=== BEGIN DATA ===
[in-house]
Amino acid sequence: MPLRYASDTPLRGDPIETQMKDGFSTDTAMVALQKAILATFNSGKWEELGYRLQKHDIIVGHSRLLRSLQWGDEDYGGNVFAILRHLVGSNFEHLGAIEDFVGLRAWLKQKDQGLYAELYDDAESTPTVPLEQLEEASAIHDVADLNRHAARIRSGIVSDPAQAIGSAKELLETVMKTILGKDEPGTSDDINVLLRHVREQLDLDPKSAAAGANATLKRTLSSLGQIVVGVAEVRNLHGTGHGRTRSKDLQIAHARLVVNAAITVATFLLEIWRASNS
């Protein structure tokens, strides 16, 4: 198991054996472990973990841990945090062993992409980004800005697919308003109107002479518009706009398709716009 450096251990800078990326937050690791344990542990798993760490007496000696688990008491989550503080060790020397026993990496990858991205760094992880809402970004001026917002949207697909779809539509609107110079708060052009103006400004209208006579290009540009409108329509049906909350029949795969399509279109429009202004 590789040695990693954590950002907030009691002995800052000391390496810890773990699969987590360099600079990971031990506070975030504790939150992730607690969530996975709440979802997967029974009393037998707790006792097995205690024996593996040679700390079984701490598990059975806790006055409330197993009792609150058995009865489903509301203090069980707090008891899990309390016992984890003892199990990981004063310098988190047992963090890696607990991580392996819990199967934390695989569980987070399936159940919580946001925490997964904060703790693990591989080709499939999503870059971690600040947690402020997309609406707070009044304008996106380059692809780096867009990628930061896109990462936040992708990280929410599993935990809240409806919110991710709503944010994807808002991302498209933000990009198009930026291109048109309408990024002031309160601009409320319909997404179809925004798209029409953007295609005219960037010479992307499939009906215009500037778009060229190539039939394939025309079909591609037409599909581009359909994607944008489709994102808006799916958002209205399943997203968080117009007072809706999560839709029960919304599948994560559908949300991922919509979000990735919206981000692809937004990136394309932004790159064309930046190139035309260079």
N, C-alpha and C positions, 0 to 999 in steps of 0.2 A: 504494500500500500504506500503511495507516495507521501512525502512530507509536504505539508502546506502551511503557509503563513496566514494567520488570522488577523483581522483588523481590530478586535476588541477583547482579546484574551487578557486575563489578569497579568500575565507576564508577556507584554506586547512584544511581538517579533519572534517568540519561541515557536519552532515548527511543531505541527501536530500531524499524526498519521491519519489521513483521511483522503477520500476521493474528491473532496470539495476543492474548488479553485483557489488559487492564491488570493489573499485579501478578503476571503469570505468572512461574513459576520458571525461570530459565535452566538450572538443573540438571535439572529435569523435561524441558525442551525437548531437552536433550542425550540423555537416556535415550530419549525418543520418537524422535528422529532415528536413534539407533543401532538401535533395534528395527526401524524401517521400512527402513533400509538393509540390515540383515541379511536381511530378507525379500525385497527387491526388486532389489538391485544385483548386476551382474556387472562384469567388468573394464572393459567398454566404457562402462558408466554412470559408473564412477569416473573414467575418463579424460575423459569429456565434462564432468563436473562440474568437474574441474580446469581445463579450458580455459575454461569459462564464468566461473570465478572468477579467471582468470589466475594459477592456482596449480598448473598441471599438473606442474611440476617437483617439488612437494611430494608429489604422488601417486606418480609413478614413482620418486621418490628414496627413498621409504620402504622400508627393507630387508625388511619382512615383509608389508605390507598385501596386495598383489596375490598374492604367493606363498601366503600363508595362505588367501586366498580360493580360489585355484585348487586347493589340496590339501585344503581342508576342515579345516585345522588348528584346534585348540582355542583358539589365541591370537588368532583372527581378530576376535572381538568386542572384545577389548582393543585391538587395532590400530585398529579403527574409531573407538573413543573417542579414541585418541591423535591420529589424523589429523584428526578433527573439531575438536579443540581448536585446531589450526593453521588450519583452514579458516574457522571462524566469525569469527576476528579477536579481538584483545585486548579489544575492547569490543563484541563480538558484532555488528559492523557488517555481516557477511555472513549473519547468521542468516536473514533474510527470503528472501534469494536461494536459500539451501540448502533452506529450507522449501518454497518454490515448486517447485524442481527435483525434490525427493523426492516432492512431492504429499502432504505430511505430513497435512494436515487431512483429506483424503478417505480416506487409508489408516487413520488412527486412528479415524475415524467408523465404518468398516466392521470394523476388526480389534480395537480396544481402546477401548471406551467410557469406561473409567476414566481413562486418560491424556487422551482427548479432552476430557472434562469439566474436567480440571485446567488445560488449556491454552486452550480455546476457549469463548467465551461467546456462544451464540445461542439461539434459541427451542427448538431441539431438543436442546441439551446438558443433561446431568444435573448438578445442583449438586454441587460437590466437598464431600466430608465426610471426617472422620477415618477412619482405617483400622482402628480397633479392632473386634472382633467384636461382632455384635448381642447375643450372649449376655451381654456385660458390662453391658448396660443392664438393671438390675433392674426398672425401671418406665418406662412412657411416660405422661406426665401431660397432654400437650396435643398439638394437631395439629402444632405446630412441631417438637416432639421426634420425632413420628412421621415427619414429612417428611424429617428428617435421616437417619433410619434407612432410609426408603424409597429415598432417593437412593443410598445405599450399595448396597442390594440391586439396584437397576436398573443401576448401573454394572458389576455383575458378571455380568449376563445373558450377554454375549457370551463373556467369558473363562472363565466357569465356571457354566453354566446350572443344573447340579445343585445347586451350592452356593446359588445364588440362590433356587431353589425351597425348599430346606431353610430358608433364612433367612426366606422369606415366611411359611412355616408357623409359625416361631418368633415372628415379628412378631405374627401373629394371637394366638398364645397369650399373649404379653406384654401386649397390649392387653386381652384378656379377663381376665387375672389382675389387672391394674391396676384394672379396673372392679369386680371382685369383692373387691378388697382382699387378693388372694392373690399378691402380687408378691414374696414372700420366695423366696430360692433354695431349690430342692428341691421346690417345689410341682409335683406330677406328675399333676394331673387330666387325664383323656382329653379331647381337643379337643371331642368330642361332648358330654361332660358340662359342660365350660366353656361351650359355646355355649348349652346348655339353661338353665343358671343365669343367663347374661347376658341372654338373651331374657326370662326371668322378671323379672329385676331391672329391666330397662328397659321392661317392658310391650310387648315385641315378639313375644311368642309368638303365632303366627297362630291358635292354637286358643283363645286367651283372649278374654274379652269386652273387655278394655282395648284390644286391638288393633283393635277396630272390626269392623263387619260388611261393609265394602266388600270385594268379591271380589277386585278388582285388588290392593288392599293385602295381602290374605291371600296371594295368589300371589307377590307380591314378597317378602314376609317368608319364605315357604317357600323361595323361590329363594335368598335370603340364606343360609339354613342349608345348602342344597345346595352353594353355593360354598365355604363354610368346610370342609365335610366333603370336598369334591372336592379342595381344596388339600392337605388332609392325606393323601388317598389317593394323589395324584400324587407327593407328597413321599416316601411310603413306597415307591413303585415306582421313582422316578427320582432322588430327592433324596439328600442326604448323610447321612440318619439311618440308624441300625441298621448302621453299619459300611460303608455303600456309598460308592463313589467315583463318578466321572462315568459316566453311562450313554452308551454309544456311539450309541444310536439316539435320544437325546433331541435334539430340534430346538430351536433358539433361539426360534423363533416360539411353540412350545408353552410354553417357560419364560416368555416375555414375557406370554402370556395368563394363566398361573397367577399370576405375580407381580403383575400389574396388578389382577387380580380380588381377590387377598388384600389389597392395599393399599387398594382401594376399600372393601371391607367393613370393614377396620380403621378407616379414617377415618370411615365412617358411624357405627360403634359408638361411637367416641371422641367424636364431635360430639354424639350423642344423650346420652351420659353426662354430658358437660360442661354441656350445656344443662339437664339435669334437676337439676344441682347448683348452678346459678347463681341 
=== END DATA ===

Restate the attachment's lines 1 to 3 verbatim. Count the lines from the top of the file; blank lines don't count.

[in-house]
Amino acid sequence: MPLRYASDTPLRGDPIETQMKDGFSTDTAMVALQKAILATFNSGKWEELGYRLQKHDIIVGHSRLLRSLQWGDEDYGGNVFAILRHLVGSNFEHLGAIEDFVGLRAWLKQKDQGLYAELYDDAESTPTVPLEQLEEASAIHDVADLNRHAARIRSGIVSDPAQAIGSAKELLETVMKTILGKDEPGTSDDINVLLRHVREQLDLDPKSAAAGANATLKRTLSSLGQIVVGVAEVRNLHGTGHGRTRSKDLQIAHARLVVNAAITVATFLLEIWRASNS
């Protein structure tokens, strides 16, 4: 198991054996472990973990841990945090062993992409980004800005697919308003109107002479518009706009398709716009 450096251990800078990326937050690791344990542990798993760490007496000696688990008491989550503080060790020397026993990496990858991205760094992880809402970004001026917002949207697909779809539509609107110079708060052009103006400004209208006579290009540009409108329509049906909350029949795969399509279109429009202004 590789040695990693954590950002907030009691002995800052000391390496810890773990699969987590360099600079990971031990506070975030504790939150992730607690969530996975709440979802997967029974009393037998707790006792097995205690024996593996040679700390079984701490598990059975806790006055409330197993009792609150058995009865489903509301203090069980707090008891899990309390016992984890003892199990990981004063310098988190047992963090890696607990991580392996819990199967934390695989569980987070399936159940919580946001925490997964904060703790693990591989080709499939999503870059971690600040947690402020997309609406707070009044304008996106380059692809780096867009990628930061896109990462936040992708990280929410599993935990809240409806919110991710709503944010994807808002991302498209933000990009198009930026291109048109309408990024002031309160601009409320319909997404179809925004798209029409953007295609005219960037010479992307499939009906215009500037778009060229190539039939394939025309079909591609037409599909581009359909994607944008489709994102808006799916958002209205399943997203968080117009007072809706999560839709029960919304599948994560559908949300991922919509979000990735919206981000692809937004990136394309932004790159064309930046190139035309260079």